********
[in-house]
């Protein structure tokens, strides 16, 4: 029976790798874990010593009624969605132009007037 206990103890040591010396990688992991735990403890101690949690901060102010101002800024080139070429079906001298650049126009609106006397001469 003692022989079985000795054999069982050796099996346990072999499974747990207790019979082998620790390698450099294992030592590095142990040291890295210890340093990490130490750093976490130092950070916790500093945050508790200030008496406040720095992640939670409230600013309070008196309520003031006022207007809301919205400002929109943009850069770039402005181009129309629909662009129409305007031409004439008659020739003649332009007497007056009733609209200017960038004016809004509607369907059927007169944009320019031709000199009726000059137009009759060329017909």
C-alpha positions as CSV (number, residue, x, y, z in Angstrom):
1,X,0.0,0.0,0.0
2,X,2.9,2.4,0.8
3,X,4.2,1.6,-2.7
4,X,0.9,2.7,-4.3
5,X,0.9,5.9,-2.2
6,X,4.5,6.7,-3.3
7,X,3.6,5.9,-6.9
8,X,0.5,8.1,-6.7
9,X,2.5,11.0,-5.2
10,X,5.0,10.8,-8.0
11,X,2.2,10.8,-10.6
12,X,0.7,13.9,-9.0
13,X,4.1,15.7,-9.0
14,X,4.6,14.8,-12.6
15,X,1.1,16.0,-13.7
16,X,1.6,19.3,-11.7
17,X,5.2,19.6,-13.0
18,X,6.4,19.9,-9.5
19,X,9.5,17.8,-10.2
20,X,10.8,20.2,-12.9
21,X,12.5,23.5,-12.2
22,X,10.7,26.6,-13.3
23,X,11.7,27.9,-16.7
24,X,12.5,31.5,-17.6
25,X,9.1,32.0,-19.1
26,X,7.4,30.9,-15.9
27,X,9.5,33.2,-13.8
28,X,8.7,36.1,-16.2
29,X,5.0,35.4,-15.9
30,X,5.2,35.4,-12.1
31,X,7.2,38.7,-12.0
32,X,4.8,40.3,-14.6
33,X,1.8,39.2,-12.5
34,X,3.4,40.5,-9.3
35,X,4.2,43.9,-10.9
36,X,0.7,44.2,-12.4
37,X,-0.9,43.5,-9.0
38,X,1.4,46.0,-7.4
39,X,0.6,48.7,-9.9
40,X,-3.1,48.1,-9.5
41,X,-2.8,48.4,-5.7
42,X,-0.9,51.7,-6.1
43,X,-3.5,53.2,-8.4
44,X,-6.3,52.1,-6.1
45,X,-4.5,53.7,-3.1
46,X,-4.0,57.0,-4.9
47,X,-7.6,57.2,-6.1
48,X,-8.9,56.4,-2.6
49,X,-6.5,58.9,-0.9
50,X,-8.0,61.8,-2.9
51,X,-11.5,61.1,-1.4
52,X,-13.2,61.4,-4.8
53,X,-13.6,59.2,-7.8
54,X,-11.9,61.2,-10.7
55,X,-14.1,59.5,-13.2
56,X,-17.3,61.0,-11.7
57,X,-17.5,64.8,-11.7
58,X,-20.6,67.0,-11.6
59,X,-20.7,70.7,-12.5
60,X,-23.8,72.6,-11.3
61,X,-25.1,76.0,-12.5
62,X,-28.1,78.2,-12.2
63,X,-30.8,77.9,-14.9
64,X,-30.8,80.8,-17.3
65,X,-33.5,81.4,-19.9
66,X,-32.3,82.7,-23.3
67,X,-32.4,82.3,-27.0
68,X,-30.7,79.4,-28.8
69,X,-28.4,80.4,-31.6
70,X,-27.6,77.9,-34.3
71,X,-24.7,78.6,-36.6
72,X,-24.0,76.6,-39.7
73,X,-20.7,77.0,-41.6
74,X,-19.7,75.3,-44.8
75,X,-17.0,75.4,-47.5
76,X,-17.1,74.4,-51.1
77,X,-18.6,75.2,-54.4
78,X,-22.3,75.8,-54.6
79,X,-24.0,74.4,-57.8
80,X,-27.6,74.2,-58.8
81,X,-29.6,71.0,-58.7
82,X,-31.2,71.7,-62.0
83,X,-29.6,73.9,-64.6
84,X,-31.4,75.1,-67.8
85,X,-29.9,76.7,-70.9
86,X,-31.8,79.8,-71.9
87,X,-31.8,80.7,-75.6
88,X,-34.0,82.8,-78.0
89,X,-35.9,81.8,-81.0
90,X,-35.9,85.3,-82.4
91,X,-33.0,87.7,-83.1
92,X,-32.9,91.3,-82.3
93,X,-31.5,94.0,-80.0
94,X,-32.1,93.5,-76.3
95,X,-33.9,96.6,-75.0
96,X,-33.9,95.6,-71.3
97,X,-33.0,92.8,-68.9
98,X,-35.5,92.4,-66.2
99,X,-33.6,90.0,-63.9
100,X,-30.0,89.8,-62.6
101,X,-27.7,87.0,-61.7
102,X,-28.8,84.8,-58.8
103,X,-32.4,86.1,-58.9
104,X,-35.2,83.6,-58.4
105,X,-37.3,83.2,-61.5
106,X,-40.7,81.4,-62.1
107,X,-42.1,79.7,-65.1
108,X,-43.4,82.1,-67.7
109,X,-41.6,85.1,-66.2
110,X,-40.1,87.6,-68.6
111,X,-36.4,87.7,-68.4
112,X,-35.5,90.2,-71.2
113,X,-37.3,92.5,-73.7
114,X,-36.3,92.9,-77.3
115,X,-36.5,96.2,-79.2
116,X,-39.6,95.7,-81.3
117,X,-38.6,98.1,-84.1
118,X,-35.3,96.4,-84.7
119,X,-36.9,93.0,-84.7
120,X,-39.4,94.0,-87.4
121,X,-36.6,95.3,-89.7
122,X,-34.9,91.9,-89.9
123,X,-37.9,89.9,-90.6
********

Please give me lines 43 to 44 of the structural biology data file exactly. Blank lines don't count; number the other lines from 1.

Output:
40,X,-3.1,48.1,-9.5
41,X,-2.8,48.4,-5.7